The first step is to rule out pain or health problems. We later discovered that Jessie had a pancreatic problem, which could have made her feel unwell and grumpy. 

Secondly, understand that it's not your dog's fault. Our job as dog owners is to discover what's causing the issue. We often don't notice changes in our dog's daily behavior and habits until it escalates into something problematic. 

It's helpful to keep a daily journal and document the following:

  • Your dog's food 
  • Monitor his stools
  • Exercise levels
  • When the behavior occurred (what was the time of day? What was happening at the time? Did anything about your dog's behavior change before the response? Who was involved? How long did the behavior last? How did you react? What steps did you take after the behavior?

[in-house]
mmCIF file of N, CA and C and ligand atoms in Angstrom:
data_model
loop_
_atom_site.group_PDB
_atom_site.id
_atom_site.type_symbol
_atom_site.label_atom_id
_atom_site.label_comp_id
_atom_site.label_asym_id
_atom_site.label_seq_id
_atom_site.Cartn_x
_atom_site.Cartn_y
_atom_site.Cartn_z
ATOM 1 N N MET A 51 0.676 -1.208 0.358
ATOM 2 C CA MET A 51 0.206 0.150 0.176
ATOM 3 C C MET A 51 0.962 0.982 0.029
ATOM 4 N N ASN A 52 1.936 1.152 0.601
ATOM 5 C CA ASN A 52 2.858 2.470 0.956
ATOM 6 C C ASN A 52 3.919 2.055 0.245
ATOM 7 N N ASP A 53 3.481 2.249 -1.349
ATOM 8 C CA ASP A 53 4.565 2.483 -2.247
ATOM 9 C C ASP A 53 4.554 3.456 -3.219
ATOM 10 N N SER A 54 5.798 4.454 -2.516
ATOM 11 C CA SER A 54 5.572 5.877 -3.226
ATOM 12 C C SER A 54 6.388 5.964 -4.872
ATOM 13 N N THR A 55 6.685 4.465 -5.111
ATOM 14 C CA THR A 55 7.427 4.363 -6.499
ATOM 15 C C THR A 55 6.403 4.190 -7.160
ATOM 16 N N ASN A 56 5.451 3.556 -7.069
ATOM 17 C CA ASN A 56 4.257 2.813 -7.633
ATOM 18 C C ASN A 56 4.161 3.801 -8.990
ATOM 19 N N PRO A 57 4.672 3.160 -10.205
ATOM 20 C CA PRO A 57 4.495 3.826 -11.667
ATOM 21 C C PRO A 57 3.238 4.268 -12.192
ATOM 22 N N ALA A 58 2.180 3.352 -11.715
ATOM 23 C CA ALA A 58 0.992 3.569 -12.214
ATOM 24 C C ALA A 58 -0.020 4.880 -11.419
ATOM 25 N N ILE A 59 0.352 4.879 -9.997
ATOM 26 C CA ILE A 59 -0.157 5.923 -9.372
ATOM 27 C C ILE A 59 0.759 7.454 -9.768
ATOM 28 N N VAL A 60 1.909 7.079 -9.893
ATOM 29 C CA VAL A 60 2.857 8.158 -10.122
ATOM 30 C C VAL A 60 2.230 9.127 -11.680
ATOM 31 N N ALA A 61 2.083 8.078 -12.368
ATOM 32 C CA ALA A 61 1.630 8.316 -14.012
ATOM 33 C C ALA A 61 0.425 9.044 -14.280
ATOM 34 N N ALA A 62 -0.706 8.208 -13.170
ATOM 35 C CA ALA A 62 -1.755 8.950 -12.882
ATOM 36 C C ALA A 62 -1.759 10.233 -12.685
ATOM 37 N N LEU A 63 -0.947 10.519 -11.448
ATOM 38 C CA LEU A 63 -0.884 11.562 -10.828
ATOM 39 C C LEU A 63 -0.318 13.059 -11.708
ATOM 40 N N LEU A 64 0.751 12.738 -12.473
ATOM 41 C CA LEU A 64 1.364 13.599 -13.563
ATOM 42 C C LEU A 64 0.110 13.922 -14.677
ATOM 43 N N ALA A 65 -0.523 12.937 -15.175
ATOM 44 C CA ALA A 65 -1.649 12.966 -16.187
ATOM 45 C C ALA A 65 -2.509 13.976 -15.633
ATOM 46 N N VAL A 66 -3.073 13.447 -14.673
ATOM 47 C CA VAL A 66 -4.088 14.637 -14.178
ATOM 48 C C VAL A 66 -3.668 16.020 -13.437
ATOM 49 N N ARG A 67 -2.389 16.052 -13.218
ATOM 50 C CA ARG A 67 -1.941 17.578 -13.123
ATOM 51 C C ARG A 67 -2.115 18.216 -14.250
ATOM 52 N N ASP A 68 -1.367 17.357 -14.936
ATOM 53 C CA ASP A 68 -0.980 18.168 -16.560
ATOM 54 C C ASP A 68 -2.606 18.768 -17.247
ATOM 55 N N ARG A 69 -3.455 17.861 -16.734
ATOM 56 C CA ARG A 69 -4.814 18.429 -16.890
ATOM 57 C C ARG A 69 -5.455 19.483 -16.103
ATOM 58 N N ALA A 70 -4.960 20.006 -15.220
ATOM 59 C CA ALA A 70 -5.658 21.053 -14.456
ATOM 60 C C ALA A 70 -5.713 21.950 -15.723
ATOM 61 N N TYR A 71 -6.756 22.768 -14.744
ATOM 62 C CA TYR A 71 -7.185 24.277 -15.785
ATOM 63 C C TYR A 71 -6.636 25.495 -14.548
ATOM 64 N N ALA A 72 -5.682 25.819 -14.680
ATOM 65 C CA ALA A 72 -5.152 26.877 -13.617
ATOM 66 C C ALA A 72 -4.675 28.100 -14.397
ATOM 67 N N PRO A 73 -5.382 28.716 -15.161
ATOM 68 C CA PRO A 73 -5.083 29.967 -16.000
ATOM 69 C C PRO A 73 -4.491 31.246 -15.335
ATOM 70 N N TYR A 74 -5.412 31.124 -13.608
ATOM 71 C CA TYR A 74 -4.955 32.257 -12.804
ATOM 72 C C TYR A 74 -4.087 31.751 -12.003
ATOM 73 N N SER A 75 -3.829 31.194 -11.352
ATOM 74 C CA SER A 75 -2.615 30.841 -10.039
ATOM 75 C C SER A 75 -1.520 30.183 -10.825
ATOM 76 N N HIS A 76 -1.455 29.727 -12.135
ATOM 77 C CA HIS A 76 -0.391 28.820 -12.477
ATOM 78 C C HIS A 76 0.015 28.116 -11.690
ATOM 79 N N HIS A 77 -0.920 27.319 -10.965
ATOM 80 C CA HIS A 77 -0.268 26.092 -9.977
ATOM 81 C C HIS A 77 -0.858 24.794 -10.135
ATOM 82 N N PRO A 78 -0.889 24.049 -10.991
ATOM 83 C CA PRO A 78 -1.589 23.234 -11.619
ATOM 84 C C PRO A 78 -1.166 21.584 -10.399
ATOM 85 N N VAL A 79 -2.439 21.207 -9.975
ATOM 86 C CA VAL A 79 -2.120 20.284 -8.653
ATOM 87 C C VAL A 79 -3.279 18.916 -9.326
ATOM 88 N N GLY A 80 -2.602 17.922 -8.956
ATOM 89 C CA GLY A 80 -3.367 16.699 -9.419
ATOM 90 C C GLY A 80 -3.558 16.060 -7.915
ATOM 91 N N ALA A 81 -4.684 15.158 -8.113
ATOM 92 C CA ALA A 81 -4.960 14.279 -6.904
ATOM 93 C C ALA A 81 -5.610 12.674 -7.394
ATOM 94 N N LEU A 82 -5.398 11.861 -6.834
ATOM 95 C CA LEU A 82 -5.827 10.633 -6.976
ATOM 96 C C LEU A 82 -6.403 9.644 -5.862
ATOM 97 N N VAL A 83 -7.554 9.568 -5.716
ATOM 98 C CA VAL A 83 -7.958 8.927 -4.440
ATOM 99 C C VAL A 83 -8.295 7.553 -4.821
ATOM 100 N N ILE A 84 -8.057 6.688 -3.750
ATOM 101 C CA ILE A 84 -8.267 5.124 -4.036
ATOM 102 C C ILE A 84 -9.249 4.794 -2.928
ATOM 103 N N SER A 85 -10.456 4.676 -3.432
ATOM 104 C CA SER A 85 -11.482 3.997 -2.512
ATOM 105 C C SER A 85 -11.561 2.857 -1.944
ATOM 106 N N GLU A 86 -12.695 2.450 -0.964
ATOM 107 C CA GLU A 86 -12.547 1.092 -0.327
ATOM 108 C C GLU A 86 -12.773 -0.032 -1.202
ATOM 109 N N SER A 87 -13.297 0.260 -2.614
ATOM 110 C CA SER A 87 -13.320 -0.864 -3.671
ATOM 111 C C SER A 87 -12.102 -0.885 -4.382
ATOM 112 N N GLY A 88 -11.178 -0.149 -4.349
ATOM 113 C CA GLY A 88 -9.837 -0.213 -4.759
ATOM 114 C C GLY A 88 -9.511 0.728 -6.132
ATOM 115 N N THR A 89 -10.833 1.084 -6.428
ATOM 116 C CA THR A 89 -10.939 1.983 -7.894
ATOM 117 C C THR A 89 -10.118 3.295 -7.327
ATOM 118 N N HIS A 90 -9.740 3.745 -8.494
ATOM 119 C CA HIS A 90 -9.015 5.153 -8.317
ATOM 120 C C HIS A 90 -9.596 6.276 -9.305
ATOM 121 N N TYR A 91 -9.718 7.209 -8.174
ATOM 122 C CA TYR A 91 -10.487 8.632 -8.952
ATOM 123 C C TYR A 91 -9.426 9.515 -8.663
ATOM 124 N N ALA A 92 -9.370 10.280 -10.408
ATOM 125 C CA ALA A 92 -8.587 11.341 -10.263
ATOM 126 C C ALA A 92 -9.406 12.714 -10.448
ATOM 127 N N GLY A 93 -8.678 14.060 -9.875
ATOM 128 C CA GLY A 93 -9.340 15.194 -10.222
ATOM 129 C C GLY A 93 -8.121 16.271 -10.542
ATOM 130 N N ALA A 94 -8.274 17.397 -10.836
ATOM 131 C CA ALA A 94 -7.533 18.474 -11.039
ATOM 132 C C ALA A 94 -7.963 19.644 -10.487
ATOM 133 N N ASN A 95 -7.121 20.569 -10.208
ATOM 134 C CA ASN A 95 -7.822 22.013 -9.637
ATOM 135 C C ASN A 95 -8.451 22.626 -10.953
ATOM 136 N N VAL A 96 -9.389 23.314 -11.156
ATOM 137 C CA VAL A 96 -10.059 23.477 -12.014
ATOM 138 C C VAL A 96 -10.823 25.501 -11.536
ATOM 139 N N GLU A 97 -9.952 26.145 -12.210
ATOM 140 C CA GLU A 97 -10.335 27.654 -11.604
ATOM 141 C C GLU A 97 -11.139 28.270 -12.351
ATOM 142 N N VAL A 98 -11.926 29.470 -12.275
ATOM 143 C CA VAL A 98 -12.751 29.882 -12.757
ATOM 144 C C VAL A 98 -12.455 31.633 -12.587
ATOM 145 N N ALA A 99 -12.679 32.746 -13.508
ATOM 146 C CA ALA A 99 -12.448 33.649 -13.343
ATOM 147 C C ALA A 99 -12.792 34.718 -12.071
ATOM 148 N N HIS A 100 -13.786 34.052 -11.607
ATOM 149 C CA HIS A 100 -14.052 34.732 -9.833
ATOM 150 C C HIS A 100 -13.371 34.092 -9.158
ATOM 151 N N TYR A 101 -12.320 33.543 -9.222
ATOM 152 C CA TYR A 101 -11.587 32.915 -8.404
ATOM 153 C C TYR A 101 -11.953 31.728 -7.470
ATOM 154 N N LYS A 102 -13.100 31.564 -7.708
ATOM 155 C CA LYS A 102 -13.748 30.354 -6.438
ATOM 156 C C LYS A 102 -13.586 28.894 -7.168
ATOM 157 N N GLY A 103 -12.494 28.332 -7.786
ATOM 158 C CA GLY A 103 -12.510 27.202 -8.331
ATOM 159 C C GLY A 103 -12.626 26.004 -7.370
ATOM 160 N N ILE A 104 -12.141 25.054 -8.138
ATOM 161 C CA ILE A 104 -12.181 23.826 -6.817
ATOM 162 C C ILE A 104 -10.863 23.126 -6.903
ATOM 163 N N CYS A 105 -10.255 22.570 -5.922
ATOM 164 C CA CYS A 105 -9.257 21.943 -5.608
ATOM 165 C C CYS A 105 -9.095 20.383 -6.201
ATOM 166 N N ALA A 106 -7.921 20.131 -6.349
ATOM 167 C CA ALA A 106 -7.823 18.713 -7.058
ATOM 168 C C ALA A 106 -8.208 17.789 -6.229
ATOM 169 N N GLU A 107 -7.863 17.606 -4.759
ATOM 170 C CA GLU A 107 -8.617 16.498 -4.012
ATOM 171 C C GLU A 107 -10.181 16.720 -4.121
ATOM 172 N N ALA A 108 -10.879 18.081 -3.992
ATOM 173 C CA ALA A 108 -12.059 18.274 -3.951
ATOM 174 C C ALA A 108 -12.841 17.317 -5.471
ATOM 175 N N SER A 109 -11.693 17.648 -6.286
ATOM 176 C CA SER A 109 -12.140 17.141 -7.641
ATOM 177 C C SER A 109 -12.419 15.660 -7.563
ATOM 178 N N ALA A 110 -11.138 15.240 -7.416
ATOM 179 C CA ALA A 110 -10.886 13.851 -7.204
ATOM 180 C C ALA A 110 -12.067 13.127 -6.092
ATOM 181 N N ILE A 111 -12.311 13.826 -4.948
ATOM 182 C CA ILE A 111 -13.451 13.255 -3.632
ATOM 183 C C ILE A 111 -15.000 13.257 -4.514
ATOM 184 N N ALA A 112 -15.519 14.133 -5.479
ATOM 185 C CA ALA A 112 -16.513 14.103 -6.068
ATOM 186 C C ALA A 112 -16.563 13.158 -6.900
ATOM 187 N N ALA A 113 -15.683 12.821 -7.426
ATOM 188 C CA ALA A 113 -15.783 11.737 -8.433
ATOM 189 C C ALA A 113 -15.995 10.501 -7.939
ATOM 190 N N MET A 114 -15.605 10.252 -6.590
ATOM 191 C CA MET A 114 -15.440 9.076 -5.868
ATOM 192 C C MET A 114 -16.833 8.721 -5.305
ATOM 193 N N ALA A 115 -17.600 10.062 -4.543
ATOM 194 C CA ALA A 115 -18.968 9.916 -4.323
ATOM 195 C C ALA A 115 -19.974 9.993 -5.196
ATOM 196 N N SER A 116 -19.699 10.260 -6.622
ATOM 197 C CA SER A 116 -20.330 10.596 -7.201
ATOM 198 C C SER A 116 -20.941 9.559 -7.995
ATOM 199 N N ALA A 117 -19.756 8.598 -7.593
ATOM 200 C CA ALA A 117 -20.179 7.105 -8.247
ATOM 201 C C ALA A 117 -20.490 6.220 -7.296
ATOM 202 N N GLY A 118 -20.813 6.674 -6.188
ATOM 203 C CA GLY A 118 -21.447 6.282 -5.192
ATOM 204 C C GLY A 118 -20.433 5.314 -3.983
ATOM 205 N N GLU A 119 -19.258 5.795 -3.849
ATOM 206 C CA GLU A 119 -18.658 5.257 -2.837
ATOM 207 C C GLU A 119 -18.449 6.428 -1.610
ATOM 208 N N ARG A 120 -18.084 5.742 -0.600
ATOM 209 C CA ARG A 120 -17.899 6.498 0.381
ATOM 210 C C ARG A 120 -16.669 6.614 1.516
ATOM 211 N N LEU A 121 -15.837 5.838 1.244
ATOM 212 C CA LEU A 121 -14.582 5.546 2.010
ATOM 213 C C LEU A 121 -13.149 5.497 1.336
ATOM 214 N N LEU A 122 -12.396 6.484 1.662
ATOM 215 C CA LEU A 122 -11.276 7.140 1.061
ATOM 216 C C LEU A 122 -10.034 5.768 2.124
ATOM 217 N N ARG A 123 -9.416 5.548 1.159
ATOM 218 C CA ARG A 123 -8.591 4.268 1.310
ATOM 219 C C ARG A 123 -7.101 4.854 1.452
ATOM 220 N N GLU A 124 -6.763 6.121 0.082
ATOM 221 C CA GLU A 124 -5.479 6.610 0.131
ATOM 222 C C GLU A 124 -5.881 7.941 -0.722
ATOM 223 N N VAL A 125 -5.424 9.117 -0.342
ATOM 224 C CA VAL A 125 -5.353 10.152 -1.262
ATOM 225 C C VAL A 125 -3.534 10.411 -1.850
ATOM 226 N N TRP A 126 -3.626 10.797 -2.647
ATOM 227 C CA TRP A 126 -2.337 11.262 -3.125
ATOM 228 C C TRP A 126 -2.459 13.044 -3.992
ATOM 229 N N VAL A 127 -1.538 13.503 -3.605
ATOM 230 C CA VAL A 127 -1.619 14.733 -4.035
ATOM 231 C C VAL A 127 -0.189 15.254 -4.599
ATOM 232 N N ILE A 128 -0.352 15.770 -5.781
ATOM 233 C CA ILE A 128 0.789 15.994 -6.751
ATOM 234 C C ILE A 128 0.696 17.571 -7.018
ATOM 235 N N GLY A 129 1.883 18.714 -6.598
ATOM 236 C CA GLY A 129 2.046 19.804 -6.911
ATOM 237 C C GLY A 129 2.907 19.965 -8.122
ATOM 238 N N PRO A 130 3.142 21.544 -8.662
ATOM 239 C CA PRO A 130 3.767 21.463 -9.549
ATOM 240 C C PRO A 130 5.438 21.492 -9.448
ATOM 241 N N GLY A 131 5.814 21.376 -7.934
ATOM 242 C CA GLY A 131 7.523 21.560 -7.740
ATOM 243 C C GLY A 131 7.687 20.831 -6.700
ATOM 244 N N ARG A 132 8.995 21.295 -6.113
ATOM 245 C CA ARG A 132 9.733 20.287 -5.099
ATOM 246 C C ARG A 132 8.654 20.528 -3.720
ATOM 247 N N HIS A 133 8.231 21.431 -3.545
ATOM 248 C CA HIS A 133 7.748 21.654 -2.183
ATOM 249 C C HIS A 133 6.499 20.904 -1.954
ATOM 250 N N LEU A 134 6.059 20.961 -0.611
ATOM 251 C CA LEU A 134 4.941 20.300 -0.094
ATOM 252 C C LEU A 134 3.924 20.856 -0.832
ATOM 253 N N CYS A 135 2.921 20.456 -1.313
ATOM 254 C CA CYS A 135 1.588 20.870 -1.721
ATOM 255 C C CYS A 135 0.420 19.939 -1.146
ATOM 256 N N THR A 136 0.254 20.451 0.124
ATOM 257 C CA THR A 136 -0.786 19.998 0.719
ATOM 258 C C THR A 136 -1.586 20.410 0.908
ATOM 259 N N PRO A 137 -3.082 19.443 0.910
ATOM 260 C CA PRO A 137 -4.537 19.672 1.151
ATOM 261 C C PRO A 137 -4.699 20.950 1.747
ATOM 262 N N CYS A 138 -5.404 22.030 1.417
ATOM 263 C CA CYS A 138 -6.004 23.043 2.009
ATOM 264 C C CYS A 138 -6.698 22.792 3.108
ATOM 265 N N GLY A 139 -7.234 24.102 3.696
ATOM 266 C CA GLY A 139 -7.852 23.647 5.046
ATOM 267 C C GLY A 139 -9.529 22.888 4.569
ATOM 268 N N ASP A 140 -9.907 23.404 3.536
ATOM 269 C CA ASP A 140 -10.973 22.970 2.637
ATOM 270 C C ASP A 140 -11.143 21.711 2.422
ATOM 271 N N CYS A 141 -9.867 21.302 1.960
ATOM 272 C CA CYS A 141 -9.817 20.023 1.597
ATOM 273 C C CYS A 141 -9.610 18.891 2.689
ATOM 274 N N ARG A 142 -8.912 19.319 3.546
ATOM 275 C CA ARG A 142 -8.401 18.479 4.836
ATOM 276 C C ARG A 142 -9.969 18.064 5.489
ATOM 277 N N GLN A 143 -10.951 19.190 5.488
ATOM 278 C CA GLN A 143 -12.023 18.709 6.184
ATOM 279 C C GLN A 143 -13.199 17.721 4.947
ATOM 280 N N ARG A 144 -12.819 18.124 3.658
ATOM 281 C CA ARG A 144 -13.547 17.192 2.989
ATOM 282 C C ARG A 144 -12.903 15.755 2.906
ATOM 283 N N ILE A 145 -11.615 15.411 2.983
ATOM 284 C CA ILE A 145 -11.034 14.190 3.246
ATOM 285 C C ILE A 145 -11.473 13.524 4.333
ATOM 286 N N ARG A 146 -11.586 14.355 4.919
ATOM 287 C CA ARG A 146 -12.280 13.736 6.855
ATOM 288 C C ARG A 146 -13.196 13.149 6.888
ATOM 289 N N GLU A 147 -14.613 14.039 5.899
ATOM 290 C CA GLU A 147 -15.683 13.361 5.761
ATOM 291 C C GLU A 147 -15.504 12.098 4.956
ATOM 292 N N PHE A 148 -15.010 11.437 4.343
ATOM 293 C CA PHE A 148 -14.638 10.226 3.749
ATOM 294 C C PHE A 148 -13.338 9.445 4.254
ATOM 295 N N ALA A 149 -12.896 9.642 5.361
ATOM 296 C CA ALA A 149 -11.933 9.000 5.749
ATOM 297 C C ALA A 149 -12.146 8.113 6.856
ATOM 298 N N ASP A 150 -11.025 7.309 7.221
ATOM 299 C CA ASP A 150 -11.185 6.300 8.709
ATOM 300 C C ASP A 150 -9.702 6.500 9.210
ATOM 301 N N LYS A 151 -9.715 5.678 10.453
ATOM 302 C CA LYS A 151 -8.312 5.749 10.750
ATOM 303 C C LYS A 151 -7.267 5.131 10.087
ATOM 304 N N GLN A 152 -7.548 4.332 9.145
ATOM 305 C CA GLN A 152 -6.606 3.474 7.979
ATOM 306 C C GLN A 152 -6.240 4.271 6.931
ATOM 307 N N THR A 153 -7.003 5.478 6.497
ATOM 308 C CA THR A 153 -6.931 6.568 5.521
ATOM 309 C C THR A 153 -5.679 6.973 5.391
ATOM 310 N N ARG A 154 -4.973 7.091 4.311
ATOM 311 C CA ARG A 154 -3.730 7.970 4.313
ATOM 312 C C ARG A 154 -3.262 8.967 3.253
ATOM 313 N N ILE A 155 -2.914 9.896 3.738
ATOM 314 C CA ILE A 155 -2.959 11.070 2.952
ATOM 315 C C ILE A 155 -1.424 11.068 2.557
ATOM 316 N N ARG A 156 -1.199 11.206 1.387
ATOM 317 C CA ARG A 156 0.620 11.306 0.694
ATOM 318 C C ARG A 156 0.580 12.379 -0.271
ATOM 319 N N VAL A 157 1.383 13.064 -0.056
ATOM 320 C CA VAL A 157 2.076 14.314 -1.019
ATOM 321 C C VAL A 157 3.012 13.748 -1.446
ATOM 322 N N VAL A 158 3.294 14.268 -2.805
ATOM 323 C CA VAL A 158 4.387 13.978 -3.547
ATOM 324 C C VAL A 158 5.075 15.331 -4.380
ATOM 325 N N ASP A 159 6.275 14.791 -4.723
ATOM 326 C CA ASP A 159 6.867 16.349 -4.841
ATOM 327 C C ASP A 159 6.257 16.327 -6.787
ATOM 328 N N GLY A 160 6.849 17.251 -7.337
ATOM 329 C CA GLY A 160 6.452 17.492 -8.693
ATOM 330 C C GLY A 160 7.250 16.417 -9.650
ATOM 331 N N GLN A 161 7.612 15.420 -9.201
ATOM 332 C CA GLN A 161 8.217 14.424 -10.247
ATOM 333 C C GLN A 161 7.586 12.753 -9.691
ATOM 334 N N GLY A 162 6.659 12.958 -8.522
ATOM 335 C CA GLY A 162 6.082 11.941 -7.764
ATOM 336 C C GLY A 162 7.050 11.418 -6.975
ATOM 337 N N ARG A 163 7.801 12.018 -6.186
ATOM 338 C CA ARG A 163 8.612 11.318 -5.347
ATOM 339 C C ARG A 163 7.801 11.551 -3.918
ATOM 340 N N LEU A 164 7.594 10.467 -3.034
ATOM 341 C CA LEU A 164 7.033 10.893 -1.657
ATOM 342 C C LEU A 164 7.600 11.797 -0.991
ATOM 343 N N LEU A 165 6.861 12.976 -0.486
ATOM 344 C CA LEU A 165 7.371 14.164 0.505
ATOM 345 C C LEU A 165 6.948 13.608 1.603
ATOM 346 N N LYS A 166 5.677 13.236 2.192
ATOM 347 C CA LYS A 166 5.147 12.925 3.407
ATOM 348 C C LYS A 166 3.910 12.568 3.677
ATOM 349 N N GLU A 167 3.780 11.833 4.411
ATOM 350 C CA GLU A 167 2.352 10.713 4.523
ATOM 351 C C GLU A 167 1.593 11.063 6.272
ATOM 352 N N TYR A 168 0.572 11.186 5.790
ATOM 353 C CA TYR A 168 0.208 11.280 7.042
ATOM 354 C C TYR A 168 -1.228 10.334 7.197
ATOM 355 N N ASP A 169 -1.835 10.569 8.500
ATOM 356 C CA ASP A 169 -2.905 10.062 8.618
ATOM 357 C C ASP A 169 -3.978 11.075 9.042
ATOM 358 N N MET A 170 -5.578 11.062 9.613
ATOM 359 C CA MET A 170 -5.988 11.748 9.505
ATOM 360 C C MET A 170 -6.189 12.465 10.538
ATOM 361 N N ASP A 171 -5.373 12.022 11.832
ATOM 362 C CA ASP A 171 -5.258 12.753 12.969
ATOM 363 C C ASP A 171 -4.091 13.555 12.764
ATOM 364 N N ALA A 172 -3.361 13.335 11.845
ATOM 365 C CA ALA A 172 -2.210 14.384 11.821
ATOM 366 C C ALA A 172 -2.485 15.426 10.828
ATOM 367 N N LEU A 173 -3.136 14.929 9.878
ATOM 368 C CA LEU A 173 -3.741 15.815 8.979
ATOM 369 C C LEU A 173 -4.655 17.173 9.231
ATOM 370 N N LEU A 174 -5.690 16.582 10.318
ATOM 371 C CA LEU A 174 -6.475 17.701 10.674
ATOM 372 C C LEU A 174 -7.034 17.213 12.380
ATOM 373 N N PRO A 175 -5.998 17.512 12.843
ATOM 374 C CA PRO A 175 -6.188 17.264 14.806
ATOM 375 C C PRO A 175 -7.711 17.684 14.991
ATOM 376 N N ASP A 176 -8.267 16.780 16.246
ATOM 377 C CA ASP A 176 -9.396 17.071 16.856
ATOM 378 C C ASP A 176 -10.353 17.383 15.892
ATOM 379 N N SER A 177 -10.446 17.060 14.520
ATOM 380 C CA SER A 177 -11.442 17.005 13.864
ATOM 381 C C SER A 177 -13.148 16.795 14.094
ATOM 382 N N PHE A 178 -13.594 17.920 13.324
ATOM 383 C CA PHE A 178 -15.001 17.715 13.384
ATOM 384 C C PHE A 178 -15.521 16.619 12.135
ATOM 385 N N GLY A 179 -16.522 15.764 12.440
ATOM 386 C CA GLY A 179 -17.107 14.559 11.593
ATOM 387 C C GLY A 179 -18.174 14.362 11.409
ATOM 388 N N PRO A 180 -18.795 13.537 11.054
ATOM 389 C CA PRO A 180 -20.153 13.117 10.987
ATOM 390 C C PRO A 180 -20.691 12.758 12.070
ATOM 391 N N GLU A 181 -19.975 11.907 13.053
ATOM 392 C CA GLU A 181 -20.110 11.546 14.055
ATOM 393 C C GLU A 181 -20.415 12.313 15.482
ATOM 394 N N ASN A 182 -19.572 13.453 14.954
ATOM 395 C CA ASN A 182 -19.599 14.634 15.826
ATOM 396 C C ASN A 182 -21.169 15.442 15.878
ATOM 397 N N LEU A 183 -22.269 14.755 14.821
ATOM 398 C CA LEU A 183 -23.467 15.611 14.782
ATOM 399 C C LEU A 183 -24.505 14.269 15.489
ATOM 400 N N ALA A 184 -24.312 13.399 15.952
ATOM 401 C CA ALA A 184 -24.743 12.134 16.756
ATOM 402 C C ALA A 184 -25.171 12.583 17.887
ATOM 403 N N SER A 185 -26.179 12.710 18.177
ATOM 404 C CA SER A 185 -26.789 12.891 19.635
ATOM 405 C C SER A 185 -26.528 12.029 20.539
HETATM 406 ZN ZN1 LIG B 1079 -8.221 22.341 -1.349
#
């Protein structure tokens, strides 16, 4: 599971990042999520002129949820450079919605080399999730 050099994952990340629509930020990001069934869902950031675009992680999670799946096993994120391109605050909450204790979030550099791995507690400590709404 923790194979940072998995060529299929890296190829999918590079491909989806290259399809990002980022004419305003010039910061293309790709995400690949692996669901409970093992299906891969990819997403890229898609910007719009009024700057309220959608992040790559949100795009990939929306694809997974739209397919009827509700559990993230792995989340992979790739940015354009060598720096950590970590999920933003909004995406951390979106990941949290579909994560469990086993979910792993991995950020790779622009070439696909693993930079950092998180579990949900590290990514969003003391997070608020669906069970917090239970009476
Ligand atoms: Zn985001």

I wish I had known to keep daily details because that's what I did with my reactive dog, Poppy. I failed with Jessie. My dog trainer fell in love with her, and she joined her family of nine dogs. Eventually, the vet diagnosed pancreatitis, and she retired to a quieter home with my dog trainer's mum. 

It was not an easy journey, but my mistakes with Jessie led me to become a dog behaviorist. When I rescued Poppy, I was better prepared to overcome her reactivity. She would have also become a Jekyll and Hyde dog in the wrong hands. 

You might like to discover the 5 mistakes I made with my reactive dog that you’ll want to avoid